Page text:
Today I ran the Bronte Trail race (8 miles/1150 feet) – a linear run from Wycoller (in Lancashire) to Haworth (in Yorkshire) along a wild, windswept, and at times very muddy trail.
Keighley and Craven AC laid on a minibus bus service which delivered us to the start in the charming village of Wycoller. This had a beautiful Tudor barn, were we registered, and an interesting selection of historic footbridges. I walked over these quite a few times and as we had been dropped off about an hour before the start.
As the start approached the sky grew darker and the rain grew heavier. This continued for the first 2-3 miles reaching a crescendo with a hail storm that battered us when we reached the moor top. At this point I was pondering why it is I say I really enjoyed a race despite the fact that an hour earlier I’d have happily stopped to flag down a lift home. It wasn’t pleasant, but soon after the rain stopped and we had some fun running a series of narrow undulating tracks through heather and bracken along the edge of a series of reservoirs. At one point I almost made a spectacular fall into a stream but managed to regain my balance only to trip over my own feet minutes later.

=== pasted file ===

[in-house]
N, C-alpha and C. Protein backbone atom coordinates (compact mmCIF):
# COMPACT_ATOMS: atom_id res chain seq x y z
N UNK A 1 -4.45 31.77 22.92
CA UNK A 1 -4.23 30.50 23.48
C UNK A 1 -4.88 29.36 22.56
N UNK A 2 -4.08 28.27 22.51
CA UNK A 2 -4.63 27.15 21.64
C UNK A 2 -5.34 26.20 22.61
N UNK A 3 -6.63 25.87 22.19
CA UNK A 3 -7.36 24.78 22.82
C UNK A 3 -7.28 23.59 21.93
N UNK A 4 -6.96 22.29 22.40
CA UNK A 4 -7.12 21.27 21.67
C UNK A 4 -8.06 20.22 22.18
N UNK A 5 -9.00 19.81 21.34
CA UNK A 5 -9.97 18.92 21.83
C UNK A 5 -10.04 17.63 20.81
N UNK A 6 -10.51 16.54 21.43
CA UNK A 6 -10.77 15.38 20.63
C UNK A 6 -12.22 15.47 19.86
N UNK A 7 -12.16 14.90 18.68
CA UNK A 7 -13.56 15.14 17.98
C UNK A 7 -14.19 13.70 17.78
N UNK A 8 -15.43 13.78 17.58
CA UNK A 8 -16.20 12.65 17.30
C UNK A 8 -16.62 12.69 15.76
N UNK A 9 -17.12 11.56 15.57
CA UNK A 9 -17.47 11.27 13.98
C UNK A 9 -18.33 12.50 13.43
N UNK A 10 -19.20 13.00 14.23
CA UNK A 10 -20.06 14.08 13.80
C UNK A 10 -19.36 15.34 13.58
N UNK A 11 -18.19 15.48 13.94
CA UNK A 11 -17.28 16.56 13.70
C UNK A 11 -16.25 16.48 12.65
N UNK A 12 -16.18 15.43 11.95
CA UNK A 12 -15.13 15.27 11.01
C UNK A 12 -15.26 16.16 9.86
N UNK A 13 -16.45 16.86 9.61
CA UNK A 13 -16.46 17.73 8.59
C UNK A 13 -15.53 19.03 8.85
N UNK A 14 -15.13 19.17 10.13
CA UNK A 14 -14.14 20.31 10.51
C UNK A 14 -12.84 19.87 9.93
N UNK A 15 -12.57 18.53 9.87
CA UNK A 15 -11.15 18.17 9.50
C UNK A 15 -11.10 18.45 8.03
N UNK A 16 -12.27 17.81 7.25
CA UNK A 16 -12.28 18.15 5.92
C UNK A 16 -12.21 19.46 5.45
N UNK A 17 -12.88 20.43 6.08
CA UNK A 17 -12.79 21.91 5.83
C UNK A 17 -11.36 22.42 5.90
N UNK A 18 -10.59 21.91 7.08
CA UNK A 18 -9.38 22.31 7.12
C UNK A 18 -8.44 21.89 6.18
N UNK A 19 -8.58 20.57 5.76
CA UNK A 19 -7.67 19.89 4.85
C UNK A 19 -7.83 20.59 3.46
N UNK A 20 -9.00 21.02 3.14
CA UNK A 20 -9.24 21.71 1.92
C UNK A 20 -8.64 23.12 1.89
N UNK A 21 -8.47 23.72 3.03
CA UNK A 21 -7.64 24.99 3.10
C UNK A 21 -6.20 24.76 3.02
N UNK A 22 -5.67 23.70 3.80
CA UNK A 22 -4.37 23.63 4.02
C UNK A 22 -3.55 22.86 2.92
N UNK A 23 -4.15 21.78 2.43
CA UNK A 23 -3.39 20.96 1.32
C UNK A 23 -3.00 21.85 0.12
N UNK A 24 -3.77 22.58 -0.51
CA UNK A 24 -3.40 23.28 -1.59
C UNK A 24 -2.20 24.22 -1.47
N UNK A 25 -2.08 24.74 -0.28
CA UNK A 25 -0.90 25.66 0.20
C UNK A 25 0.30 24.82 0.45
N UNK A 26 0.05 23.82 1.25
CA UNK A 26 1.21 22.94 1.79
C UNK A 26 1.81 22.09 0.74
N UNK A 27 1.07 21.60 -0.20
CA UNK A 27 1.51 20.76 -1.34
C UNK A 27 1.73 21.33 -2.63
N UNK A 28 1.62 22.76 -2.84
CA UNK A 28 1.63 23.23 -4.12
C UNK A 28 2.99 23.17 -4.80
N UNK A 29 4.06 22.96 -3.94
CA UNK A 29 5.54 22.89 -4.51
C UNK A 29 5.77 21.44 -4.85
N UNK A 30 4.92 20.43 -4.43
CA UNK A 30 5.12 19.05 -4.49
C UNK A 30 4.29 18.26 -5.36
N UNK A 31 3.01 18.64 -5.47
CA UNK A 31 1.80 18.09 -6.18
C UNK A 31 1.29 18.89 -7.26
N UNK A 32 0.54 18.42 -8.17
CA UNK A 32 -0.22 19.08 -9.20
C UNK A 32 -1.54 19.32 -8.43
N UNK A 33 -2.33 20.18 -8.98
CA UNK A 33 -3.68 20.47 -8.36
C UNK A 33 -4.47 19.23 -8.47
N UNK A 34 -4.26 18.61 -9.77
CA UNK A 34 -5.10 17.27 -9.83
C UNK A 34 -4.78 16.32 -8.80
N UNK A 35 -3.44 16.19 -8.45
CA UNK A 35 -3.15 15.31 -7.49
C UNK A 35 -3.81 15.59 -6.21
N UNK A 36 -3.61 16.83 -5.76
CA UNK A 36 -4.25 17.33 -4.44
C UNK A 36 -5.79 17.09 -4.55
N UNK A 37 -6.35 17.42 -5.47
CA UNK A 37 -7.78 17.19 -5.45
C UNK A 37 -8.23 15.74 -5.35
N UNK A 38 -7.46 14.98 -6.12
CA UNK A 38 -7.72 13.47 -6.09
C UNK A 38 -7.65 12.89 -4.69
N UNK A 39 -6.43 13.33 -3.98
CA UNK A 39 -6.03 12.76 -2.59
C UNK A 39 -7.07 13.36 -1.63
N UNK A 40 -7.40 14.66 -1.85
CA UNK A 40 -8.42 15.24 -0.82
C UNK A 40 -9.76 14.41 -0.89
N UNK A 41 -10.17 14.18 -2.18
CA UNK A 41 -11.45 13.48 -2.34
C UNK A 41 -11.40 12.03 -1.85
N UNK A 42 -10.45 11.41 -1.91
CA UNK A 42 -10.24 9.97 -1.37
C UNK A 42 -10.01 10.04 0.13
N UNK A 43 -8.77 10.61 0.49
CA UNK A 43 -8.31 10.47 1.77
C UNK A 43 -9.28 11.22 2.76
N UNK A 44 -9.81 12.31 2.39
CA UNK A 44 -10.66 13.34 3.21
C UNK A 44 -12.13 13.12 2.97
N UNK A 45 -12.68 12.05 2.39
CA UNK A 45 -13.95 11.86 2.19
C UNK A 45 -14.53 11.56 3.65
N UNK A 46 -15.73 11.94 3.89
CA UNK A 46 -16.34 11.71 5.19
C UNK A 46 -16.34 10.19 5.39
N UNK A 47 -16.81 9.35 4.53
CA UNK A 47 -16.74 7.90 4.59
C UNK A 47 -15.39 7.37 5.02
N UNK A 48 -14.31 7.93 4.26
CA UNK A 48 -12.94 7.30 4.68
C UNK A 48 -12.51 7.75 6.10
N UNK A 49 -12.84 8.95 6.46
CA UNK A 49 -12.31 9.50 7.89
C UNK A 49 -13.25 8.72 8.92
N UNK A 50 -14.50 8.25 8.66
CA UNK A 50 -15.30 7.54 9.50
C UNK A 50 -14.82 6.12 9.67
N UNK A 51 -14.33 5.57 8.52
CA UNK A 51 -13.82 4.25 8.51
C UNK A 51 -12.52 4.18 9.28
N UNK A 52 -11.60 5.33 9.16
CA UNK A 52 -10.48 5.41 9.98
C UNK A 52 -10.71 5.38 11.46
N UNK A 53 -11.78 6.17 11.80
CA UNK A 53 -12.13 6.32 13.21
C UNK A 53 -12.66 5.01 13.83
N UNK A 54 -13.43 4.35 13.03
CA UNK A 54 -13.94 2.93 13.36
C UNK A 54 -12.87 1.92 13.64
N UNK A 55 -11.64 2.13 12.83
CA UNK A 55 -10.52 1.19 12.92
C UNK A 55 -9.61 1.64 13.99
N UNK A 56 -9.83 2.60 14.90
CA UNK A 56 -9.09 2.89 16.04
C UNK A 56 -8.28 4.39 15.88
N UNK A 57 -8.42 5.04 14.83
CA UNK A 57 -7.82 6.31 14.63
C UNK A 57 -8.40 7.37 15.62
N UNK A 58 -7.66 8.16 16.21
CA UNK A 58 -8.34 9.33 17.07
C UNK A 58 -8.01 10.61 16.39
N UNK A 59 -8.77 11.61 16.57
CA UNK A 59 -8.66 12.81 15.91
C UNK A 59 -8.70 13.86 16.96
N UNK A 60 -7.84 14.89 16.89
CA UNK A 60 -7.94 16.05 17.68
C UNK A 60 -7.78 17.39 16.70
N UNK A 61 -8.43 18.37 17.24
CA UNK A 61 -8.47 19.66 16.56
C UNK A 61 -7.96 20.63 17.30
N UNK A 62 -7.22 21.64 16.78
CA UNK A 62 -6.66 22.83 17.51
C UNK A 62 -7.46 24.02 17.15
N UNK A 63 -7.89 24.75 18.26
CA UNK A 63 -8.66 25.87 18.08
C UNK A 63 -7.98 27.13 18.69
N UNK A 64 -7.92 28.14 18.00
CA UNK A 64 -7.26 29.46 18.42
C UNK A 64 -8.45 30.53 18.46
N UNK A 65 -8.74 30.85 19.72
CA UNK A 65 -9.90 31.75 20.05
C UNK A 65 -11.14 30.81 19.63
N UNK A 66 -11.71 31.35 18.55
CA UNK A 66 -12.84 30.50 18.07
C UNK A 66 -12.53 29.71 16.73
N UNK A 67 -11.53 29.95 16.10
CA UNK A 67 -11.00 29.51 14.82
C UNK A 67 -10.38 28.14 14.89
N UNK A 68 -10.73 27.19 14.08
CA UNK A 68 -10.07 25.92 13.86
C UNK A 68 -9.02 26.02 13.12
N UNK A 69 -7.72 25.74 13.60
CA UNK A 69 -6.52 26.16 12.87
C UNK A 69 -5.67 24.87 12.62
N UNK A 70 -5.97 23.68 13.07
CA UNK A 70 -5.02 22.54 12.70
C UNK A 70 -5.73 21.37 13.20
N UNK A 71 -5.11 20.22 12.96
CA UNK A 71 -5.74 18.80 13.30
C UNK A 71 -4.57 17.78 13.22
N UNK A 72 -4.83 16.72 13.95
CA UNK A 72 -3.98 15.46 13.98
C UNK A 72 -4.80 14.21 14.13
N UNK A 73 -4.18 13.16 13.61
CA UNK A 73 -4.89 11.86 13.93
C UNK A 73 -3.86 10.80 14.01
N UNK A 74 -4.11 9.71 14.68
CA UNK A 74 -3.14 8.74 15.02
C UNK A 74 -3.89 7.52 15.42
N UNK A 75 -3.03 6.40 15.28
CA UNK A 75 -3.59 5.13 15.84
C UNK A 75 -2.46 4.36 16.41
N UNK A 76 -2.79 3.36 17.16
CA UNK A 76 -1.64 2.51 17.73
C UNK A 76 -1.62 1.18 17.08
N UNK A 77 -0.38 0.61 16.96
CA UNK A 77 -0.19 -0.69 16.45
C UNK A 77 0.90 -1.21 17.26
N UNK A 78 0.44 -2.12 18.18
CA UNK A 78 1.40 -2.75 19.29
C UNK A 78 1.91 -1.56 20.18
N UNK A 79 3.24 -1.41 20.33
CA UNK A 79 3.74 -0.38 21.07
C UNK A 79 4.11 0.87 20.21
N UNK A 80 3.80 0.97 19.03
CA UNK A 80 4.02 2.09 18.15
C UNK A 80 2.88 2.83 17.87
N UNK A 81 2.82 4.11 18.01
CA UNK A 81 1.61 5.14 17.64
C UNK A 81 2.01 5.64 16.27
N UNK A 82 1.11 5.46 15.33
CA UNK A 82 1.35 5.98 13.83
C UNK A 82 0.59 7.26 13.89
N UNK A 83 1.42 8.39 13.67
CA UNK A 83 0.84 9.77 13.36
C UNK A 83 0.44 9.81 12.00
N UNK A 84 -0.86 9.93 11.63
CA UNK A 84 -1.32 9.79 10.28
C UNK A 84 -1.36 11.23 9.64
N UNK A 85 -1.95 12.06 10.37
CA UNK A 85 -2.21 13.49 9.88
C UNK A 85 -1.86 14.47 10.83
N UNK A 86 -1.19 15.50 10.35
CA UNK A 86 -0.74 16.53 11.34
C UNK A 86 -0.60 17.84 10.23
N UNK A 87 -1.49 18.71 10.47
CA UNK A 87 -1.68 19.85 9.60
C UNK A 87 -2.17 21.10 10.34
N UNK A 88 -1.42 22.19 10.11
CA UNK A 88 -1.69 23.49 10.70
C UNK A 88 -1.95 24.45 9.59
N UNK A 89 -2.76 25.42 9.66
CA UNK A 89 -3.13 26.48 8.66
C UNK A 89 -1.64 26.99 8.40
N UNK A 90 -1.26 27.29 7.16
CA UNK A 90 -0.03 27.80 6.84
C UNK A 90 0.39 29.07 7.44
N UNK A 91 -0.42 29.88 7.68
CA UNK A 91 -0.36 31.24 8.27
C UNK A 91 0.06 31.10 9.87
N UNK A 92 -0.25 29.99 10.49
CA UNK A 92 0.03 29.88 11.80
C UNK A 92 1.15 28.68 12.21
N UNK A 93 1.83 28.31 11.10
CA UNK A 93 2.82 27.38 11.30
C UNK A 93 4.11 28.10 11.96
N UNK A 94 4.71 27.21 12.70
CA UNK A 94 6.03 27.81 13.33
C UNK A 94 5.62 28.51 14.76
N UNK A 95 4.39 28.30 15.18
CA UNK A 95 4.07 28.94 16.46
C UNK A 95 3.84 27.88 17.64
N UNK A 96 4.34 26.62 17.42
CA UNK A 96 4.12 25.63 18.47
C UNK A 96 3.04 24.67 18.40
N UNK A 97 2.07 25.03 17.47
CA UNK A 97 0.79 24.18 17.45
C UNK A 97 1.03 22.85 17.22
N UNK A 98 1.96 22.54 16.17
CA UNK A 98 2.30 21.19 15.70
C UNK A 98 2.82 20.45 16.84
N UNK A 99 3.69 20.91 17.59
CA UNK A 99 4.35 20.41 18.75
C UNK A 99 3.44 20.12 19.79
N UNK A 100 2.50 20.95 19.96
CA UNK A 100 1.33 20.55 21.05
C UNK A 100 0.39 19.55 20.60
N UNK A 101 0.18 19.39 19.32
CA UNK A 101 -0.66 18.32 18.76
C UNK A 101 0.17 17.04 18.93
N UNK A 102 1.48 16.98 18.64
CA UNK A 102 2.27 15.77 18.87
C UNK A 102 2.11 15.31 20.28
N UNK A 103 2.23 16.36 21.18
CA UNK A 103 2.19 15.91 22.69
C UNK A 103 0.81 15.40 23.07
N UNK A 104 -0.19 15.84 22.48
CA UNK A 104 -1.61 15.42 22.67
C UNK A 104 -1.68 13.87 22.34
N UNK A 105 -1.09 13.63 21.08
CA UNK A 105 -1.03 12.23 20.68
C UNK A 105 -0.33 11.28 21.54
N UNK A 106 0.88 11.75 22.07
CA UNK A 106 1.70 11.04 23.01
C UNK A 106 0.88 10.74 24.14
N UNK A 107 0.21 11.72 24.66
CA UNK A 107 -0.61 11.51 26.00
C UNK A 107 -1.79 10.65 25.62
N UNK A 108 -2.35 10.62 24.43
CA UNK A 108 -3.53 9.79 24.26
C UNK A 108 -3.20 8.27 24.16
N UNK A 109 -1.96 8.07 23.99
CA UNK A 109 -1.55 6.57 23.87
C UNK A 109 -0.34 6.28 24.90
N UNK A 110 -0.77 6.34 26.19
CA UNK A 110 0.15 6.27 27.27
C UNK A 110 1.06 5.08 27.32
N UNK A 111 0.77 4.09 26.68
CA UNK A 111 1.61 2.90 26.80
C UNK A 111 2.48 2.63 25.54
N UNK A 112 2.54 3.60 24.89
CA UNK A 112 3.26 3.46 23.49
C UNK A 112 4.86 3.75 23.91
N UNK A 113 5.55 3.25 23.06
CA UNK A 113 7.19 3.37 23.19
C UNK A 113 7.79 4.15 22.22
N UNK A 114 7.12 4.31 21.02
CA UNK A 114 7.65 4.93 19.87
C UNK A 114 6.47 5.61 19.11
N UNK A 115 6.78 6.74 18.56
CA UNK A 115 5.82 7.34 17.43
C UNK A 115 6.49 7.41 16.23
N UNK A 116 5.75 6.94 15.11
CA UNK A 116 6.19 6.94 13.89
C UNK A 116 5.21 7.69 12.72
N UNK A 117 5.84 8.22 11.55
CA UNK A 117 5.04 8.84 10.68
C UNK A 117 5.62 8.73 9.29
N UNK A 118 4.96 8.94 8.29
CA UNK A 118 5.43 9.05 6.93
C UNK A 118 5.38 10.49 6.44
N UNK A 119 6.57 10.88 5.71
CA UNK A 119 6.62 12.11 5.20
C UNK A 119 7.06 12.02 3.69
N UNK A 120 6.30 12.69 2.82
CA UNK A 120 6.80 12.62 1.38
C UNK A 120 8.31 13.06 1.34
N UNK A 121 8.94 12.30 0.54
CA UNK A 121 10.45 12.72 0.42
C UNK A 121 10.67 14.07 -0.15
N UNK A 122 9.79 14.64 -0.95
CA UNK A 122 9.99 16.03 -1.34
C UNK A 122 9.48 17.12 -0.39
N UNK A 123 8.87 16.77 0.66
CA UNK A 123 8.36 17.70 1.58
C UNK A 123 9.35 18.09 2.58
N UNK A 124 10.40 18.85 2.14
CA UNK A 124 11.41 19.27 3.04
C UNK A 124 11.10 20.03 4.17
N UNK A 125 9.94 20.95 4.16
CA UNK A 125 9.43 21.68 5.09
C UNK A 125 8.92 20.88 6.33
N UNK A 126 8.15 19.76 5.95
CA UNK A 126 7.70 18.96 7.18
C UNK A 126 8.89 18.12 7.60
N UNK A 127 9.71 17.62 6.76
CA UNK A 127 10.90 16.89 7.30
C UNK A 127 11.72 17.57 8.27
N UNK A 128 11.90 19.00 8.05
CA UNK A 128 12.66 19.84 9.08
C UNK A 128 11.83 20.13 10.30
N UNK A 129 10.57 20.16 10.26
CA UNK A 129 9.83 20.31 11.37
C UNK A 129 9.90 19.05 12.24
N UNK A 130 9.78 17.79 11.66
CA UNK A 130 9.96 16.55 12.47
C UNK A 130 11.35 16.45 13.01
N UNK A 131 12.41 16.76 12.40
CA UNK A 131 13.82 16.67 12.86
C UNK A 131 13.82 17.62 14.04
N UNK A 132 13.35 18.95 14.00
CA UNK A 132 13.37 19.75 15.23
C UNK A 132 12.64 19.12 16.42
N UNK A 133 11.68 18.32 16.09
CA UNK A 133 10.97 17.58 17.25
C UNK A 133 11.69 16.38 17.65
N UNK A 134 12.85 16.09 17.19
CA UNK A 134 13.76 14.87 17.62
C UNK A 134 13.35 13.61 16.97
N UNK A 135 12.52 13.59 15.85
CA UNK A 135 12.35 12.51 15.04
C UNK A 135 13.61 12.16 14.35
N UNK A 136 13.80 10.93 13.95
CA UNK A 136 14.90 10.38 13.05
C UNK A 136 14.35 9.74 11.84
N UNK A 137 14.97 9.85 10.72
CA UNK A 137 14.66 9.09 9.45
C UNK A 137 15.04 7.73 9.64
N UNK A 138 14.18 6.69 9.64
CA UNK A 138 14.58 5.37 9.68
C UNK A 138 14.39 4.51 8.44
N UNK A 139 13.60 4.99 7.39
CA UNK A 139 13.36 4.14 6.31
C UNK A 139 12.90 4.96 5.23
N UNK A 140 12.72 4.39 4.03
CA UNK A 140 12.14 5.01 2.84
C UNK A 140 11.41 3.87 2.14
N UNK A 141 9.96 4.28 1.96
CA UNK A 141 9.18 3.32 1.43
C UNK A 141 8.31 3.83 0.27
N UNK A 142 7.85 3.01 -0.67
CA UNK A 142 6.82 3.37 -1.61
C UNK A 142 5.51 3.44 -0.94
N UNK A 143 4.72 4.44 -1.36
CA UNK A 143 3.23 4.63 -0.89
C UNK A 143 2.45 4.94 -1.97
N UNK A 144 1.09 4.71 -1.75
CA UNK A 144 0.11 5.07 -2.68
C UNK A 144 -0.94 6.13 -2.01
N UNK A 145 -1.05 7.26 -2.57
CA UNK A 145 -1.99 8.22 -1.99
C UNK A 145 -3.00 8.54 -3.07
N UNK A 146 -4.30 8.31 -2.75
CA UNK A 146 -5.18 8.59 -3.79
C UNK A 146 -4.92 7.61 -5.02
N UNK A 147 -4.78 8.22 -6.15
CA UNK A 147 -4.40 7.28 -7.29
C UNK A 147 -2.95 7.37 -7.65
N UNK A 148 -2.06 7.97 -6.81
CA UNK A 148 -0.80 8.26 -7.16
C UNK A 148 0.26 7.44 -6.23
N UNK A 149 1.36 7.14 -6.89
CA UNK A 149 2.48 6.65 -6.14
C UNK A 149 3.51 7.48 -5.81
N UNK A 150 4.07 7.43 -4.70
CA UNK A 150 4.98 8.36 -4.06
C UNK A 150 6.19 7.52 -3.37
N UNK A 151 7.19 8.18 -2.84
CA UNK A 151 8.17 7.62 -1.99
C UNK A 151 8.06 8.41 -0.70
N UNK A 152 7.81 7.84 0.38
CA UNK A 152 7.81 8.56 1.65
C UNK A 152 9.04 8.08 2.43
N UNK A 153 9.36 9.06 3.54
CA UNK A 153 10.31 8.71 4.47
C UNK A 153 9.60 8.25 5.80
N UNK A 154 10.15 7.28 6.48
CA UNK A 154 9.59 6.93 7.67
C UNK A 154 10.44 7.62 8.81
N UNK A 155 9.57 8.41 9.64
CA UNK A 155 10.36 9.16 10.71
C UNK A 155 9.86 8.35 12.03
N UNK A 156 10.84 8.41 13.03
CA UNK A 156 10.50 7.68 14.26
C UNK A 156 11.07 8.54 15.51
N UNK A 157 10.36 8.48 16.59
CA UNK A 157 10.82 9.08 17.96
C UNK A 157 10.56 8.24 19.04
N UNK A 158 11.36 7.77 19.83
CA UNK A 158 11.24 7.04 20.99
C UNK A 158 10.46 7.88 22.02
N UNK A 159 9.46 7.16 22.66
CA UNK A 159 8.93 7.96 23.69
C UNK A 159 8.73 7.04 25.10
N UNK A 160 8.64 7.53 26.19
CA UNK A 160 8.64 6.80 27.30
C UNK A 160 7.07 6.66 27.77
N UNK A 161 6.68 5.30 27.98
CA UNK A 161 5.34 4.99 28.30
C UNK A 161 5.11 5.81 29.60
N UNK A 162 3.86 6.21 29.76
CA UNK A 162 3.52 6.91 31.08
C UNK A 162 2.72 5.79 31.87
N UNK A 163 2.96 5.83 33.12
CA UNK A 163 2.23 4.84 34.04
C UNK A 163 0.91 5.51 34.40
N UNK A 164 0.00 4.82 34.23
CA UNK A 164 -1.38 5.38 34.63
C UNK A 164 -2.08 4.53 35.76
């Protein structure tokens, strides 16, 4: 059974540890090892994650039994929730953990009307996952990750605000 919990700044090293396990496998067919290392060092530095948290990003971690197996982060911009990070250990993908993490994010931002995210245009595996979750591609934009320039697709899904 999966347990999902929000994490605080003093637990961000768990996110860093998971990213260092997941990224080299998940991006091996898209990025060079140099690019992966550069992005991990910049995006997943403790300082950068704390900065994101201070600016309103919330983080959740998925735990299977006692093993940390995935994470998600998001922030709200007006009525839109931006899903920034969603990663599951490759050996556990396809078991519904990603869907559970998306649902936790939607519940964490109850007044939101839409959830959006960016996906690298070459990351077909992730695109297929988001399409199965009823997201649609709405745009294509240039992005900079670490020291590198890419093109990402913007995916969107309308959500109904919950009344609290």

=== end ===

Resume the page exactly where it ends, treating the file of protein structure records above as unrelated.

The race eventually reached the Pennine Way after 5 miles and after a short raise dropped down to Bronte Falls and territory familiar to me and anyone who has run the Withens Skyline and Auld Lang Syne races. A quick trek over Penistone Hill and a dash up Haworth main street, dodging tourists and Sunday walkers, to finish outside the Fleece pub. My reward a nice bottle of beer and some soup and roll – lovely.Quite happy with my time was 82:17. I didn’t see anyone else from Otley. I think there were 200 or so entries. Tim Ellis of Calder Valley Fell Runners won in 53:11. Full results from host club Keighley & Craven AC here.
As a postscript when I got back to my car I was approached by an old man who I thought was going to tick me off for parking outside his house. He asked about the race – said it wasn’t very far (cheers for that) , and then told me some stories about racing with Bill Teasdale at Kilnsey. After this he insisted on showing me a some of his very nice and rare framed cigarette cards.